Assessments at the beginning of the year provide teachers with valuable information on how to instruct students at their present level of understanding. In previous school years, I began quite early with these types of assessments so that I could begin my instructional approach designed to move each child toward independence in reading. This year, I plan to rethink my strategy for assessment, and first allow my students the time and opportunity to understand what it means to give an effective retelling of a story.
Recently, I attended a training session on how to administer the Developmental Reading Assessment 2 with Joetta Beaver, author of the DRA2. The information I gained during the training session clearly explained how critical it is for teachers to spend instructional time during the first few weeks of the school year explicitly teaching students how to give an accurate retelling of a story.
After investigating the DRA2 to greater detail on the Pearson website, I came across the following information related to the administration of the assessment:
"Should the retelling expectations be the same for a first grader and a third grader?
Yes, but on varied levels of text difficulty. In other words, a first grader reading DRA2 text Levels 4 to 16 would still require a score of 20 on the Comprehension section of the Continuum to demonstrate an Independent response, but he or she would be retelling text that is simpler/less complex. A third grader would be extracting the information from text that is longer and more complex. It is important to model and teach how to give a retelling, as well as have students practice giving retellings."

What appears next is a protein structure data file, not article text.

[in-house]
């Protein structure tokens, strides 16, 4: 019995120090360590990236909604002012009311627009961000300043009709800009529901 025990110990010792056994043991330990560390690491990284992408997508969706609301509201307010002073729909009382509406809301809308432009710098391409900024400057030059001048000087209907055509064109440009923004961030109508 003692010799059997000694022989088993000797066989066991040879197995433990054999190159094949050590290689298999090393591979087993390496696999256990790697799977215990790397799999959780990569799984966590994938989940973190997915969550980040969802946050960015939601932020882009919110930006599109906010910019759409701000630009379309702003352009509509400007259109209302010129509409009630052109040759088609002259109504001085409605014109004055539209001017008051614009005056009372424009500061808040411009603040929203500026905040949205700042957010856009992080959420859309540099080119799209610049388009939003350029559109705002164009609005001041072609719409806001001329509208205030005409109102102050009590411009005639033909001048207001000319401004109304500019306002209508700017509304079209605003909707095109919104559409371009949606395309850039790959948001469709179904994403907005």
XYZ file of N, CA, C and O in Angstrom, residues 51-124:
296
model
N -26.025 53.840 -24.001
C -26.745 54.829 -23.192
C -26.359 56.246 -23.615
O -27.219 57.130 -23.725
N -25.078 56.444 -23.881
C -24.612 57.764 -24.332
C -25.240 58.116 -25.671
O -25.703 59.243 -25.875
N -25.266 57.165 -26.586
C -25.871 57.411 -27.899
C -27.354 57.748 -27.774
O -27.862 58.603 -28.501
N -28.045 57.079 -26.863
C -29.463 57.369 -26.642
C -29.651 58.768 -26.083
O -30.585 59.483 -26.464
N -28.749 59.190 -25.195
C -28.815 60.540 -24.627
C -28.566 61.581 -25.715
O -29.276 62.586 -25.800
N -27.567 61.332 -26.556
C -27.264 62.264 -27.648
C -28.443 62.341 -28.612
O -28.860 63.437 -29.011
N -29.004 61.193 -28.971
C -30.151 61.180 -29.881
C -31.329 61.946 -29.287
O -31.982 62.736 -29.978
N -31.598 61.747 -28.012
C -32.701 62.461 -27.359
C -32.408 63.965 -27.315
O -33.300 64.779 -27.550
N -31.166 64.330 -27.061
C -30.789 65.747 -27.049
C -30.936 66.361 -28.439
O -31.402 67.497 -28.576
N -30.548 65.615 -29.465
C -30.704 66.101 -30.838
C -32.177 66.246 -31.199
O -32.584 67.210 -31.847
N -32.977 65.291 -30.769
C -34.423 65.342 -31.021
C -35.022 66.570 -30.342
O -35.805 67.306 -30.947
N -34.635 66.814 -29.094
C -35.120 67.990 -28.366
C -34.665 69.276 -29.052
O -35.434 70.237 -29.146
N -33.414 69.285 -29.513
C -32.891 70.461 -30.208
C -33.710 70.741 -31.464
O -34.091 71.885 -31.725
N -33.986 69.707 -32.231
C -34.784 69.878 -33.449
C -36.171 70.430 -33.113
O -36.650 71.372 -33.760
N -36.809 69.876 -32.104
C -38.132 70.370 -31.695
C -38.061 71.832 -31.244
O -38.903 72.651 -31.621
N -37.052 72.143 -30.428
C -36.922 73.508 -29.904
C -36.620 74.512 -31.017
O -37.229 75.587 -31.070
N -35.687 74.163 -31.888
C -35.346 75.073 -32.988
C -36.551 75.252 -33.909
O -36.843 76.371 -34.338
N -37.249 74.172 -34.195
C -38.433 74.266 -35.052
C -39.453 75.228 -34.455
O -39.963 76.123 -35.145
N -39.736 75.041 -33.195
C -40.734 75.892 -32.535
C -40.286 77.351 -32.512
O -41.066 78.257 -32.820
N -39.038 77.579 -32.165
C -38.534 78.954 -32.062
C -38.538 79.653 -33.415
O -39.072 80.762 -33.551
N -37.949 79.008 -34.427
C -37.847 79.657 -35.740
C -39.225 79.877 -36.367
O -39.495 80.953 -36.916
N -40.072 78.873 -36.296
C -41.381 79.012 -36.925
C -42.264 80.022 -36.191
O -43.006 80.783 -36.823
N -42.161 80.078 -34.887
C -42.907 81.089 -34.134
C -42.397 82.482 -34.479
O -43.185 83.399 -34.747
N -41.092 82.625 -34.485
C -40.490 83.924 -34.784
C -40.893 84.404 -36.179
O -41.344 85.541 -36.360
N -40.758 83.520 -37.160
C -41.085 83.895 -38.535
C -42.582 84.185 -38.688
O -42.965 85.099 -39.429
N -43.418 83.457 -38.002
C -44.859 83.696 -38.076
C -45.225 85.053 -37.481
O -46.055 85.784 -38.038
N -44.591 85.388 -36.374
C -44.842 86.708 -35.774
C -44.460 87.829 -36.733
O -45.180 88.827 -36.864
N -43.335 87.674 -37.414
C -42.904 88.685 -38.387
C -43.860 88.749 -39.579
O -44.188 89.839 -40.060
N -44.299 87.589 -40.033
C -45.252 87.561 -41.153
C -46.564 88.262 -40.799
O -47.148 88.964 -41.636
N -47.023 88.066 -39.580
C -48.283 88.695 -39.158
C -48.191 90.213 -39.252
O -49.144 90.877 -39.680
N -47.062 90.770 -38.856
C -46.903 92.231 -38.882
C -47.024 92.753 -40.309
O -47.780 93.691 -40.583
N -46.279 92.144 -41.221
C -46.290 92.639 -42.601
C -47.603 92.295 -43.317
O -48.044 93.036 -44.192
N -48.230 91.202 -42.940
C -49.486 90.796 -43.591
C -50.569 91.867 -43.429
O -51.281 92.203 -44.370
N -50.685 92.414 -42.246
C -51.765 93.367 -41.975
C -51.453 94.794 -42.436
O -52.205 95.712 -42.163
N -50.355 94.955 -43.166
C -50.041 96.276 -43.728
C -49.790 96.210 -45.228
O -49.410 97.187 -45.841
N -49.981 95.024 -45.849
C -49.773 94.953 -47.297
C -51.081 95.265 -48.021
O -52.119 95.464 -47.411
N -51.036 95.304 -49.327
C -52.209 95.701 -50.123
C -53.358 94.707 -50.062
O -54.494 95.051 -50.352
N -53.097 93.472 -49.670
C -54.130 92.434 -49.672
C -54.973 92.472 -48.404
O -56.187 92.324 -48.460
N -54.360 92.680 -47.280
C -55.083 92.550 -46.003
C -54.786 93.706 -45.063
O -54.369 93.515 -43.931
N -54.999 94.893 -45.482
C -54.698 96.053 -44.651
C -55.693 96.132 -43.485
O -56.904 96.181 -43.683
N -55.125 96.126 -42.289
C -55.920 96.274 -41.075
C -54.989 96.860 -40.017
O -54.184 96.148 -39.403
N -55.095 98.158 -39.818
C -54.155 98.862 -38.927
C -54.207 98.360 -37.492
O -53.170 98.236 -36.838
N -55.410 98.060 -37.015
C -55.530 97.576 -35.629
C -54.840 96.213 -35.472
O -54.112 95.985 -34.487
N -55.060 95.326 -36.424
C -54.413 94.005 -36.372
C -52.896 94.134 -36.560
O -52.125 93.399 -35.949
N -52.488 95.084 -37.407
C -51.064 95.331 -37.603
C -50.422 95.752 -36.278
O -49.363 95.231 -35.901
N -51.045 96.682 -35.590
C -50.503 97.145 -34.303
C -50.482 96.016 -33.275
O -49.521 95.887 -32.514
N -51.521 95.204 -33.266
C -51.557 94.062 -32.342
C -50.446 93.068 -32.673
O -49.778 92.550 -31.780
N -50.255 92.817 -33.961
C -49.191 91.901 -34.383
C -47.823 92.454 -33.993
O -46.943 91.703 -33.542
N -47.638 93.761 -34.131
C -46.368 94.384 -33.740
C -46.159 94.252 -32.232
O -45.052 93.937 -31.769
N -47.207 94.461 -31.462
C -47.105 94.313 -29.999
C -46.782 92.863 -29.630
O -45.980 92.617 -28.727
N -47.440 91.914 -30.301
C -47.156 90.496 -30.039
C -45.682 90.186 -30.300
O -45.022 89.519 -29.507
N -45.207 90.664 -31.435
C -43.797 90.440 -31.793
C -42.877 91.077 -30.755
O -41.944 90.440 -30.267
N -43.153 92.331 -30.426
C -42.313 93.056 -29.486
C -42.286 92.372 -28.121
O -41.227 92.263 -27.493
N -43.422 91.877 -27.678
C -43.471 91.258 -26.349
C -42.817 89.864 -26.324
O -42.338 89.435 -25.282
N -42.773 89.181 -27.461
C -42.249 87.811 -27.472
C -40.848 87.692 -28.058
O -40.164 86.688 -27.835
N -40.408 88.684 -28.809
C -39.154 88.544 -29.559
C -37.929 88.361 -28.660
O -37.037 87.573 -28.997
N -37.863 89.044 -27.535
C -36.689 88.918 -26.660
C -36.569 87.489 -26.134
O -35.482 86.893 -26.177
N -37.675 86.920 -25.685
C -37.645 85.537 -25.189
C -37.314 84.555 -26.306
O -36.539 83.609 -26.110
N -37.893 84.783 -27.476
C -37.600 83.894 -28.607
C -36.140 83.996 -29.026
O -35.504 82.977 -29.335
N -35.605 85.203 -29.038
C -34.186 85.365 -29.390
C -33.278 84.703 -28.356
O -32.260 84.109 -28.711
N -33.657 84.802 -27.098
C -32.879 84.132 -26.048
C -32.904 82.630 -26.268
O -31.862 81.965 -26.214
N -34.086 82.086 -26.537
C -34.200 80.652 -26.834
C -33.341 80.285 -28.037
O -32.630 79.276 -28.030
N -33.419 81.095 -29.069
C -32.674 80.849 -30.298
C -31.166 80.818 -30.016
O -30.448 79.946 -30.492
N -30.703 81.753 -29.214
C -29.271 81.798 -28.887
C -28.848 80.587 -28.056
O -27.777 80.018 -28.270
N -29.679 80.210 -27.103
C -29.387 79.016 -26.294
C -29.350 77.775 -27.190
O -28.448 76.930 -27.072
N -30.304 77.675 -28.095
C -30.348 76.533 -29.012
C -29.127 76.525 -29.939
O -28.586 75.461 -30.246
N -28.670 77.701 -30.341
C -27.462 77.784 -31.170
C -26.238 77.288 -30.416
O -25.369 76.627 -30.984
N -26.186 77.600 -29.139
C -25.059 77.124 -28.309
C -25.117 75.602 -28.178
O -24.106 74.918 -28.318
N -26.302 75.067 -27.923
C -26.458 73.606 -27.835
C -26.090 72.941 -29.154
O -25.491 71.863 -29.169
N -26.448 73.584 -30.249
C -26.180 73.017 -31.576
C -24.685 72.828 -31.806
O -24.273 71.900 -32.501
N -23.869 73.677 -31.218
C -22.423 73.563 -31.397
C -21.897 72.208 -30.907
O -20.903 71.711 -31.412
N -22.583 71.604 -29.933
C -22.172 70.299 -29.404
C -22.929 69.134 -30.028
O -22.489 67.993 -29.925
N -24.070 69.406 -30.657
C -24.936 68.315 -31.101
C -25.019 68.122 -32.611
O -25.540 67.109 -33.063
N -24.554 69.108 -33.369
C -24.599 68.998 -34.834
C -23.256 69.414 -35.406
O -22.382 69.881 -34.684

For more information related to the DRA2, visit the Pearson website at http://www.pearsonschool.com/index.cfm?locator=PSZ13f and search keyword DRA2.
Regardless of the level of text complexity and length, the same principles are true for a good retelling of a story. The ability to accurately retell a story should be taught in the first few weeks of school so that the students understand what is expected of them during the assessment. Students can then clearly communicate their comprehension of the story and provide teachers with accurate comprehension data.
I plan to incorporate and model the keys of effective retellings daily when reading orally to my students. In addition, I also plan to use wordless picture books with my students so they can create their own retellings of the story using the picture cues to guide them. Students will be working in pairs to come up with a retelling of the wordless picture book, and then present their unique retelling to the class. Students will be prompted with transitional words such as first, then, next and finally. Regardless of the students’ reading level, all students can use the pictures to help guide their retelling. This project should serve as a great way to instruct students on what is expected during a retelling of a story.
Note: Big Universe has categorized many titles on their site to match the Developmental Reading Assessment tool. Educators who wish to assign books to students based on reading level criteria can search for titles on the site that Big Universe has matched to specific DRA levels. It should also be noted that assigning books to students based on levels is just one way Big Universe has made it easy for educators and students to search for books. Additional categories do exist beyond leveling systems.